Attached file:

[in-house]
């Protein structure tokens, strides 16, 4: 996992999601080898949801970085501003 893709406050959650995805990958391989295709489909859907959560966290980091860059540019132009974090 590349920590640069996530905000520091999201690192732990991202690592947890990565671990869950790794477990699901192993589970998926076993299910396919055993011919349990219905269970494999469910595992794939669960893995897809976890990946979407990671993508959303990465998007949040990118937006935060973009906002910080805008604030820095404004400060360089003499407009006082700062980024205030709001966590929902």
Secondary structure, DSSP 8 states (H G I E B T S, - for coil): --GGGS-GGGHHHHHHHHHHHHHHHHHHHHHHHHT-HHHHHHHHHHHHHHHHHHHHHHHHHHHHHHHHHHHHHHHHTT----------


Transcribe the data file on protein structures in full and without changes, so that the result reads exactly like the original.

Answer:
[in-house]
């Protein structure tokens, strides 16, 4: 996992999601080898949801970085501003 893709406050959650995805990958391989295709489909859907959560966290980091860059540019132009974090 590349920590640069996530905000520091999201690192732990991202690592947890990565671990869950790794477990699901192993589970998926076993299910396919055993011919349990219905269970494999469910595992794939669960893995897809976890990946979407990671993508959303990465998007949040990118937006935060973009906002910080805008604030820095404004400060360089003499407009006082700062980024205030709001966590929902």
Secondary structure, DSSP 8 states (H G I E B T S, - for coil): --GGGS-GGGHHHHHHHHHHHHHHHHHHHHHHHHT-HHHHHHHHHHHHHHHHHHHHHHHHHHHHHHHHHHHHHHHHTT----------